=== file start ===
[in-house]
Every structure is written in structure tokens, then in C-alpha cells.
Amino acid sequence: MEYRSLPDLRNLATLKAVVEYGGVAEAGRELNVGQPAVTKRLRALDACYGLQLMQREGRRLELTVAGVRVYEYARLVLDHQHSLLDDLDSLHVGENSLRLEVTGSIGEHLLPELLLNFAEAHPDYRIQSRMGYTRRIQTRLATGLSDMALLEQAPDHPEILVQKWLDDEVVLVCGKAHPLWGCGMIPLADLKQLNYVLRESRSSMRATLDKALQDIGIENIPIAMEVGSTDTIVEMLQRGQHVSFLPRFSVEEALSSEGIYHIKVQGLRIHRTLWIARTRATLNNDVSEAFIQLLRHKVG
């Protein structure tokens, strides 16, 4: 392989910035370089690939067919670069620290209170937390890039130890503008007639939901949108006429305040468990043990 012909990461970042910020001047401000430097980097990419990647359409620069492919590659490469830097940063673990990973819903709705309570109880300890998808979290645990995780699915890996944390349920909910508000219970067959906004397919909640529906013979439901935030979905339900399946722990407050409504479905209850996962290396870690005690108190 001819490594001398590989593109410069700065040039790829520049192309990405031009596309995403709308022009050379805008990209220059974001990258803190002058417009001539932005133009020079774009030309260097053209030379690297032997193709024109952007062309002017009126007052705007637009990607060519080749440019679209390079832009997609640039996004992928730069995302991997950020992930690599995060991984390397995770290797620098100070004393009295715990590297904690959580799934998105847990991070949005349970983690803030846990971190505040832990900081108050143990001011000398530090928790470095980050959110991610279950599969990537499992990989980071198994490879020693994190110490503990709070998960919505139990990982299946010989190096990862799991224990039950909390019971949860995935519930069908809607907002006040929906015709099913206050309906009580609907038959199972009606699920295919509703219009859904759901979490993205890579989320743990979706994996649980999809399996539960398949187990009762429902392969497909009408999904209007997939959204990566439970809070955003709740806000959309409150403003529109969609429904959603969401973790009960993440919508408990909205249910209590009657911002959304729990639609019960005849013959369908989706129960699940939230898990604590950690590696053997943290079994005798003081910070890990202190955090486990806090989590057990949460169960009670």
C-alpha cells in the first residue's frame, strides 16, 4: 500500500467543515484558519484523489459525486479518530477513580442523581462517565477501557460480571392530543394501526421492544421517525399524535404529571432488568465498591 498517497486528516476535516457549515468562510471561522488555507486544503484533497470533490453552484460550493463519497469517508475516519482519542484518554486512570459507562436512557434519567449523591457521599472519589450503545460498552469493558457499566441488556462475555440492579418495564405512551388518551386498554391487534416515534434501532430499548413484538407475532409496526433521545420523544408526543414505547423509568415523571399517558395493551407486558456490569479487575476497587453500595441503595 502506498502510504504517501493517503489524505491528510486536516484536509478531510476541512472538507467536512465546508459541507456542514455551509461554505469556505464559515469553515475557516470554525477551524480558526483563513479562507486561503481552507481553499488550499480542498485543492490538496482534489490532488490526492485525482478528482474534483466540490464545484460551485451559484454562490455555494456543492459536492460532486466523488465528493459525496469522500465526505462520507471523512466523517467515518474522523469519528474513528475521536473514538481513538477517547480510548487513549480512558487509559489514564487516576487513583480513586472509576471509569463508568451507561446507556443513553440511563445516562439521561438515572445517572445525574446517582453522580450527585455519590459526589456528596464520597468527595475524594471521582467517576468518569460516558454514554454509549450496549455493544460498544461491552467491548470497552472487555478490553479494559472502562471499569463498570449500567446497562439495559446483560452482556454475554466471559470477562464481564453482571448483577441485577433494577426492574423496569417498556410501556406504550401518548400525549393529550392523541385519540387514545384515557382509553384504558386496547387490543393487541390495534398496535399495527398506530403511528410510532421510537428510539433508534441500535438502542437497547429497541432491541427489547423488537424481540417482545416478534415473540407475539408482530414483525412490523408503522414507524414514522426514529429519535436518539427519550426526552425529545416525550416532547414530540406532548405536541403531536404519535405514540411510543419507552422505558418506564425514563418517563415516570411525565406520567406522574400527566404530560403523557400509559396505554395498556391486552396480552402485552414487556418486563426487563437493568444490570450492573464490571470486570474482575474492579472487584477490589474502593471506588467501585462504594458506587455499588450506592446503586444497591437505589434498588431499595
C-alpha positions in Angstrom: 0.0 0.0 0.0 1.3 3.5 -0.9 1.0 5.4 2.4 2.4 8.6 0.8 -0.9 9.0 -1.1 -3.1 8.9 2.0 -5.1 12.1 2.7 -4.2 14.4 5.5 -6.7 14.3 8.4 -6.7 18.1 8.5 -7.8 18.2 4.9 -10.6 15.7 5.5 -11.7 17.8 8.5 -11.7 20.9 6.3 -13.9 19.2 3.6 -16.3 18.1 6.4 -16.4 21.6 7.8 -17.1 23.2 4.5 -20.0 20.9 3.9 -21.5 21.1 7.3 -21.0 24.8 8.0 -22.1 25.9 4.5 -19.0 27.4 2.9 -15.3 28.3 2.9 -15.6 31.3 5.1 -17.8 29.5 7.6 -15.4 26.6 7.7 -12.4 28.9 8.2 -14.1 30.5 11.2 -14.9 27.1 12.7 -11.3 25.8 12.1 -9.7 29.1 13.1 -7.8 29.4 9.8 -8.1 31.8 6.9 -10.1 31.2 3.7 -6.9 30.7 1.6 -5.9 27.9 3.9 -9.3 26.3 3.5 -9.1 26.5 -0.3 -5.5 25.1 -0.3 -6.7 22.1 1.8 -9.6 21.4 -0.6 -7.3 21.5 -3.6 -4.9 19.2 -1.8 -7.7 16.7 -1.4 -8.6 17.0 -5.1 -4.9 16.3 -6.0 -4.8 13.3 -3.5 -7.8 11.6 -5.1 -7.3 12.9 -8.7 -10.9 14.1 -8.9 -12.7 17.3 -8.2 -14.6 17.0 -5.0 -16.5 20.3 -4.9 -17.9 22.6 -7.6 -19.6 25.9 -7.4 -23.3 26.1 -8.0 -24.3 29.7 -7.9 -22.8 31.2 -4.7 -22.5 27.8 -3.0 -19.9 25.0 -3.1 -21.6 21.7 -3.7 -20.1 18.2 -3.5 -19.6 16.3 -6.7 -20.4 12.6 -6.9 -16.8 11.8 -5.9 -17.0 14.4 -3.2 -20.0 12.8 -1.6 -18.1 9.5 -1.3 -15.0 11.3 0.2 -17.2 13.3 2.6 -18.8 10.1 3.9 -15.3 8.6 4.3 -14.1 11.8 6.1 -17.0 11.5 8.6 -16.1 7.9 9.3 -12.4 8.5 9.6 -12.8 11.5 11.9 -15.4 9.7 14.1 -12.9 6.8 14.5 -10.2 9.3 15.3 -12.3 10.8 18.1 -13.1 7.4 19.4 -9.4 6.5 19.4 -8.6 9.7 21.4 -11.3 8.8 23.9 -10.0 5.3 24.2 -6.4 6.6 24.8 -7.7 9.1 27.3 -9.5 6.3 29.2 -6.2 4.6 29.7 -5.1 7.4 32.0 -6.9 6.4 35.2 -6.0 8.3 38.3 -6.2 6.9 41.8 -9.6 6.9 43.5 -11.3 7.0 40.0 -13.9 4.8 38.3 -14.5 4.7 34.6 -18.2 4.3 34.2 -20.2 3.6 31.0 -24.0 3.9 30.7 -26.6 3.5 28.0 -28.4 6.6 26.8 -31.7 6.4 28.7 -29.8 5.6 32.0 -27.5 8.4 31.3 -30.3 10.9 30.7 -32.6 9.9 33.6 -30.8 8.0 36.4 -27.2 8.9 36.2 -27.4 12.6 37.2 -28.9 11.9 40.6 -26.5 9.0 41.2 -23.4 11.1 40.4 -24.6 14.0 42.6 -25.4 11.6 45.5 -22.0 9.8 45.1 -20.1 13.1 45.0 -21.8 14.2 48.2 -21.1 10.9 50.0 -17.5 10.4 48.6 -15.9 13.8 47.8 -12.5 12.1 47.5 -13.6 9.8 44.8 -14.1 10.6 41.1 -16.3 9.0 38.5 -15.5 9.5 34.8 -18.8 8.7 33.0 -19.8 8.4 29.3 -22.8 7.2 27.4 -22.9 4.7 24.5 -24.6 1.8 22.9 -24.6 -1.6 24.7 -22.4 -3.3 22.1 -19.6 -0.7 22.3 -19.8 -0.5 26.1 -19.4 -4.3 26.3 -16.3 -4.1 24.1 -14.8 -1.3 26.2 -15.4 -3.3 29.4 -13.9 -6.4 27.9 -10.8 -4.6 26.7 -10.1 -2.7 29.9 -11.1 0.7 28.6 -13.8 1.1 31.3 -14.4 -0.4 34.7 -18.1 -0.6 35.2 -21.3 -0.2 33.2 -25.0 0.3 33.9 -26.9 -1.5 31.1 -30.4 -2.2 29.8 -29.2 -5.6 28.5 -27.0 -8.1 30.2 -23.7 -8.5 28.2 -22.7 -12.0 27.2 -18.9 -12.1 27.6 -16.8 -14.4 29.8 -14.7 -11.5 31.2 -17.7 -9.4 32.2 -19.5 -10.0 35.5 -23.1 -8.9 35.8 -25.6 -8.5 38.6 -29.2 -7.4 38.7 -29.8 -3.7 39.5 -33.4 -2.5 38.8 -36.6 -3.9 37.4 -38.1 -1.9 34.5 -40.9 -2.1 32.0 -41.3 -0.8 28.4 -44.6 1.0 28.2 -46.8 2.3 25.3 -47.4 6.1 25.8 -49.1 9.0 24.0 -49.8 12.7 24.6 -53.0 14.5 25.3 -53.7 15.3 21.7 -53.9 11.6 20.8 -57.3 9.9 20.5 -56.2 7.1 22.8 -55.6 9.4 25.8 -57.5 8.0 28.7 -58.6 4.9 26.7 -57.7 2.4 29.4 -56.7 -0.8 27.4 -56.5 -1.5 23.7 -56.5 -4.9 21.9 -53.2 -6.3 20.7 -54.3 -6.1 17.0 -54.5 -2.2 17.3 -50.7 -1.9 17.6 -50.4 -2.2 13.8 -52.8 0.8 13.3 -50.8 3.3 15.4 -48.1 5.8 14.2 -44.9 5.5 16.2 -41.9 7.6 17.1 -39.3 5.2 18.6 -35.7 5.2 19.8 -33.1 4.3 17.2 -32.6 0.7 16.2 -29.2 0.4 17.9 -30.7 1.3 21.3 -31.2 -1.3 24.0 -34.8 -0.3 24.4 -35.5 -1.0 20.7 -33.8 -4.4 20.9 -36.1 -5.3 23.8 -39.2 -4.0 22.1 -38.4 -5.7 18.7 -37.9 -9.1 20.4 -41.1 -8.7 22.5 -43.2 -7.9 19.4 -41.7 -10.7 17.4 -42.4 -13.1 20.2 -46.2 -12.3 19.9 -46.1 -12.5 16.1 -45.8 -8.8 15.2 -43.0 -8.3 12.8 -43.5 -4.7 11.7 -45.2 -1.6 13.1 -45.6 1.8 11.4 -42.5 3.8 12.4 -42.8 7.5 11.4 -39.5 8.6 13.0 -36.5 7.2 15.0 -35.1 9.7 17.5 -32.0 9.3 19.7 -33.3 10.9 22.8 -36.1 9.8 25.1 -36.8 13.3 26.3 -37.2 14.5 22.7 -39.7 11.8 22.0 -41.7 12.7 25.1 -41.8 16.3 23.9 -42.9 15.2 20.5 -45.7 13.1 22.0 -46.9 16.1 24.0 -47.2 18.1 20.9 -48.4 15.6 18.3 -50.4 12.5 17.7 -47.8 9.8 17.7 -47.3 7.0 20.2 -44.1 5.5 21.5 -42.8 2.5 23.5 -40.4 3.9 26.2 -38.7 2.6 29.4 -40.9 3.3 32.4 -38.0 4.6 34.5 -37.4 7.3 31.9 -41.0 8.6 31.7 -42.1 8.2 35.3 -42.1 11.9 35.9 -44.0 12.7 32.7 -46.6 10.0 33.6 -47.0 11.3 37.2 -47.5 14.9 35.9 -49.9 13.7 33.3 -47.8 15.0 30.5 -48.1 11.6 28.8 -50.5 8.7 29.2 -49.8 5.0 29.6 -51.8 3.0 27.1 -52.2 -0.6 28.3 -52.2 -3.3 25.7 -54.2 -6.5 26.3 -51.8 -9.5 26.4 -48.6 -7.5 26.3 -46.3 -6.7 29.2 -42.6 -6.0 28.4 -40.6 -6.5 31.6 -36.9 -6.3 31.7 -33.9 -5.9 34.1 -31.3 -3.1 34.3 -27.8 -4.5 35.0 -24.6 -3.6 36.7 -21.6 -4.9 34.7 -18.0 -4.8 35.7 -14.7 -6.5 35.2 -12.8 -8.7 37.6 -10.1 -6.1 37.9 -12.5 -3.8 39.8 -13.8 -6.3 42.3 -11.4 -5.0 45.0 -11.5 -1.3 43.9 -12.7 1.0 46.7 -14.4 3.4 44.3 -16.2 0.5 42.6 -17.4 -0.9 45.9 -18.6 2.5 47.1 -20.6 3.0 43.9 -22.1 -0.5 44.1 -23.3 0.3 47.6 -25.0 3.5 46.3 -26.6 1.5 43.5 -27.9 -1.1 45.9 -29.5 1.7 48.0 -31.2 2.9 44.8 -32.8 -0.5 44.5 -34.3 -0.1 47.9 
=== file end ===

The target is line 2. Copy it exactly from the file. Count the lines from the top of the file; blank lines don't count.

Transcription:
Every structure is written in structure tokens, then in C-alpha cells.